Medical documentaries on conjoined twins van djick
MEDICAL DOCUMENTARY:CONJOINED TWINS AS AMEDIATED SPECTACLE José van Dijck Media Culture Society 2002
CONJOINED TWINS AS FREAKS „The freak is an object of simultaneous horror and fascinationbecause . . .the freak is an ambiguous being whose existence imperilscategories and oppositions dominant in social life‟ (Grosz, 1996: 56). Conjoined twins were seen as monsters during the MiddleAges, but during the 19th century, many congenital defects weremedicalised. However, this did not free them from popular entertainment.
CONJOINED TWINS AS FREAKS Ousted from their families, these individuals had little choice butto put themselves on display, and be exploited (Thomson, 1996: 2). Many “Freaks” were, thanks to their contracts, no better thanslaves. Often, freaks would be imported from Asia or Africa and weremarketed using their exotic otherness, defining physical abnormalityagainst western normality(Lindfors, 1996; Vaughan, 1996).
THE ORIGINAL SIAMESE TWINS Chang and Eng Bunker(1811 - 1874) from Thailand (then knownas Siam) were twins joined at the hip. They travelled with a freak show throughout America and Europe It could not be assessed as to whether they shared a liver, and thetwins refused all attempts to separate them They retired in 1833 and married two sisters, with whom they had22 children.
TRANSITION TO MEDICINAL FOCUS After 1900 the general public began to lose interest in freak shows Robert Bogdan (1988)attributed this to an increasing„medicalization‟ of society, where freaks were no longer regarded asmonstrosities, but as disabled people that science could aid. However, van Djick argues that the freak show did not disappear,instead the focus shifted to the surgeon.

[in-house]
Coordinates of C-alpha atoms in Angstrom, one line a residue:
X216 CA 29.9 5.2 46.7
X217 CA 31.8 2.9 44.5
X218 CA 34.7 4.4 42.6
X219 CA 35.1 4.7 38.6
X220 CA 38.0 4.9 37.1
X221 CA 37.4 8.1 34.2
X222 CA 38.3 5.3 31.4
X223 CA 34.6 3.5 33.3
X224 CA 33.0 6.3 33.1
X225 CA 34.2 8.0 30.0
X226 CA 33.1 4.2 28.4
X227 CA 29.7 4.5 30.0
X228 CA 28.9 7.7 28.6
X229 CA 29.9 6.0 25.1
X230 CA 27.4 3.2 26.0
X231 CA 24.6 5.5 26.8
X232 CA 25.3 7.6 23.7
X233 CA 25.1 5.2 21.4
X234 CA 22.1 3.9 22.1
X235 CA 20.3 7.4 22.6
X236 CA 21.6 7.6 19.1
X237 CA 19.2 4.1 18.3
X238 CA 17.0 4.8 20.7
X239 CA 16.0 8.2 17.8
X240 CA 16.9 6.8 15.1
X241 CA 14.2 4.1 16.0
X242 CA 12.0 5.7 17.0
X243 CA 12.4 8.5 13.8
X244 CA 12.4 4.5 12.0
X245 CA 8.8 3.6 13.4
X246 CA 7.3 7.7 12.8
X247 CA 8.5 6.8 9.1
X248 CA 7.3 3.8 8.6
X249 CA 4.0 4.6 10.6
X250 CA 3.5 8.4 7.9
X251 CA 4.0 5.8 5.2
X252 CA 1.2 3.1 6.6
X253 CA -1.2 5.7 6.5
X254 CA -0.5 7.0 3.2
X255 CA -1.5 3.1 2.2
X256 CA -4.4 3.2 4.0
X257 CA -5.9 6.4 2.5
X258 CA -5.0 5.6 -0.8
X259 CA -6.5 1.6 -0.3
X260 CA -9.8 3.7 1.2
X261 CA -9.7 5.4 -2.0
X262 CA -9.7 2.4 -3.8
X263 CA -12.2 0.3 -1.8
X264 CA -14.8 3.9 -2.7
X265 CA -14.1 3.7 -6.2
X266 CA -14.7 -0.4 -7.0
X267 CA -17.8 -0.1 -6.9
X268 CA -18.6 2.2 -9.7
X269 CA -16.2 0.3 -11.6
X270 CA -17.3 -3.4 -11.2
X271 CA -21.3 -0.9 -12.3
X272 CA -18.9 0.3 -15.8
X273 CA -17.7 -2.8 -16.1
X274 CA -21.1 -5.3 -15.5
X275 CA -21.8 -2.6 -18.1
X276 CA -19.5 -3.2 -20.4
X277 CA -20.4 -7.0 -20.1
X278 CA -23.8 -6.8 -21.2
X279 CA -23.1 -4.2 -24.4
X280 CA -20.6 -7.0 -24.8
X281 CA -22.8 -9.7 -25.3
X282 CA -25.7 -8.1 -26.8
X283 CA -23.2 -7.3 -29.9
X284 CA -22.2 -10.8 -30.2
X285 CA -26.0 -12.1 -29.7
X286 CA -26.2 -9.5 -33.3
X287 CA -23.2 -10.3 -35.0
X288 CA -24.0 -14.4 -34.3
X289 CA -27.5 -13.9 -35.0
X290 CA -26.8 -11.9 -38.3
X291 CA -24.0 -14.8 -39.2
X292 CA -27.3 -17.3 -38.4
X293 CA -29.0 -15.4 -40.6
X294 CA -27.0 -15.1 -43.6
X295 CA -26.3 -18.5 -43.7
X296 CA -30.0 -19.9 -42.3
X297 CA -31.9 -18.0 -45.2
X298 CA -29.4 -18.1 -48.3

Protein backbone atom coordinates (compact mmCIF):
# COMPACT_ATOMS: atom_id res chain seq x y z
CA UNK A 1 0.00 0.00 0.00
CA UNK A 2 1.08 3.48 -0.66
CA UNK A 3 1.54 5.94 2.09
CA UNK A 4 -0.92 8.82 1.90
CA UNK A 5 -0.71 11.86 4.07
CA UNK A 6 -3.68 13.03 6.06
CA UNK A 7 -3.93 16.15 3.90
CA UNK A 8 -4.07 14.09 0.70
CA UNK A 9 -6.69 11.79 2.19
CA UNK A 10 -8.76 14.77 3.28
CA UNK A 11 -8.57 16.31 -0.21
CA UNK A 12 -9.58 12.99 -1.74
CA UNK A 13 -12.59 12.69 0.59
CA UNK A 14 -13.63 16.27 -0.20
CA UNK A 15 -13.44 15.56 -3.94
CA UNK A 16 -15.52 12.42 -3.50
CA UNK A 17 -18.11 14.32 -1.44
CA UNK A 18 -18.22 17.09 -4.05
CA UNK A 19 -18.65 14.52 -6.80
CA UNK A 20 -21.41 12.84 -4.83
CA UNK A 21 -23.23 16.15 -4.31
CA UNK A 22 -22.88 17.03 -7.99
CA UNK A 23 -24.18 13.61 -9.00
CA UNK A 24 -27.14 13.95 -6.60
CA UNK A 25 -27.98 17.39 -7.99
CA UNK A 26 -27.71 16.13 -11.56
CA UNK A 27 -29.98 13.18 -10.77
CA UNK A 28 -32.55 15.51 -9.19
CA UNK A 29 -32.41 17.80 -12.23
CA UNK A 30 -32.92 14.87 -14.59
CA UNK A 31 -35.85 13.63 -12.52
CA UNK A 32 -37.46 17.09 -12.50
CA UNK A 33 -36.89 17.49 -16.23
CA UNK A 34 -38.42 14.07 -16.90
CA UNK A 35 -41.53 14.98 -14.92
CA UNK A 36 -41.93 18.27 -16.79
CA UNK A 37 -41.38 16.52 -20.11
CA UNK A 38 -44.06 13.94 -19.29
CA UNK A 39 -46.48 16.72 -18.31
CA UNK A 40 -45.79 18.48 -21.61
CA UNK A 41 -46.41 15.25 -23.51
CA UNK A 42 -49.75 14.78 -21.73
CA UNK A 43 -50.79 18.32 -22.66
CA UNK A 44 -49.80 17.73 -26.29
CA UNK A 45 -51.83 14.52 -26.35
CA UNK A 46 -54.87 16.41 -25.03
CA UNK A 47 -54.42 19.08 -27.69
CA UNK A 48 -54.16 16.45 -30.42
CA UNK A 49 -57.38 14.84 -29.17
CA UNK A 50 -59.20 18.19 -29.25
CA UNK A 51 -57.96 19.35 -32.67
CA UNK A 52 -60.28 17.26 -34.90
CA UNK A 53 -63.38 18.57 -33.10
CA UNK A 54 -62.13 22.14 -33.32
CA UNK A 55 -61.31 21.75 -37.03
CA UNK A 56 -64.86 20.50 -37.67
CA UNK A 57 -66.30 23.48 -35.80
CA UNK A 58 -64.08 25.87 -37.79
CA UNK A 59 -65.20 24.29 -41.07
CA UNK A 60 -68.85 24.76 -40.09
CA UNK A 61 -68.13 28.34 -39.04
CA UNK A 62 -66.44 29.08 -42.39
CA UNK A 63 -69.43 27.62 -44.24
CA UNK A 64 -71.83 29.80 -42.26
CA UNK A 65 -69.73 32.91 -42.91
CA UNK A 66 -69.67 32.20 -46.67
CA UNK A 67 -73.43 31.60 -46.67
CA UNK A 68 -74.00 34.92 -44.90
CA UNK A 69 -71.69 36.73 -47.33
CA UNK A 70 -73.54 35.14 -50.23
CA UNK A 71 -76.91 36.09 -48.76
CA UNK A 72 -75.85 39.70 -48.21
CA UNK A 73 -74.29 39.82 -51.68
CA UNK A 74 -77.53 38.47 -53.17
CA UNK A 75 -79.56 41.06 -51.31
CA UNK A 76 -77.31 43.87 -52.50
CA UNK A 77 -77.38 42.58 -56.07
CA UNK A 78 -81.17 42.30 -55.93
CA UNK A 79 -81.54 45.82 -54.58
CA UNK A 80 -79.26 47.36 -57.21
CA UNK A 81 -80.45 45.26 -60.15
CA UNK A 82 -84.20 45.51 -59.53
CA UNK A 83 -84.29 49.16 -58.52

USE OF EARLY CINEMA Early filmmakers often filmed things which already fascinatedaudiences, such as freak shows. It was also experimented with for recording medical proceduresand their results. Between 1950 and 1970 television became more dominant thanfilm in this area.
USE OF OPERATION DOCUMENTARIES Four reasons To train specialists, especially in terms of rare operations. To showcase surgical skill to outsiders To inform and entertain an audience And to promote the medical establishment
TODAY Because of this, the separation of conjoined twins becomes amediated event(van Djick, 2002) It is suggested that an element of the growing popularity of theseprograms is the convergence between medical and media technology. The camera and monitor are as indispensable to the surgical teamas they are to the film crew.
TODAY Documentaries no longer aim to educate professionals, but toinform the public. Directors and editors focus on extending the narrative and dramaof the event, as well as the human interest angle. The interests of the surgeon trying to gather interest in theirwork, and the broadcast companies attempts to reach wide audiencesare now the same.
SIAMESE TWINS (1995) Dao and Duan Headly The twins surgical separation is arelatively small part of the program. Instead the focus is on the surgeonsthemselves as heroic saviours. Phrases such as “this is the point of no return” highlight the tension Also, lots of focus on the children and their parents as human beings, their personalities, hopes and fears.
IDEOLOGICAL RELATIONS The program pits the western ideal of advanced tech and socialjustice against the “backwards nature” of the third world. Compares the sisters to the original Siamese twins, Chang and EngBunker and presents their lives as a fulfilment of the AmericanDream. Due to advance medicine, conjoined twins are seen as exotic onceagain.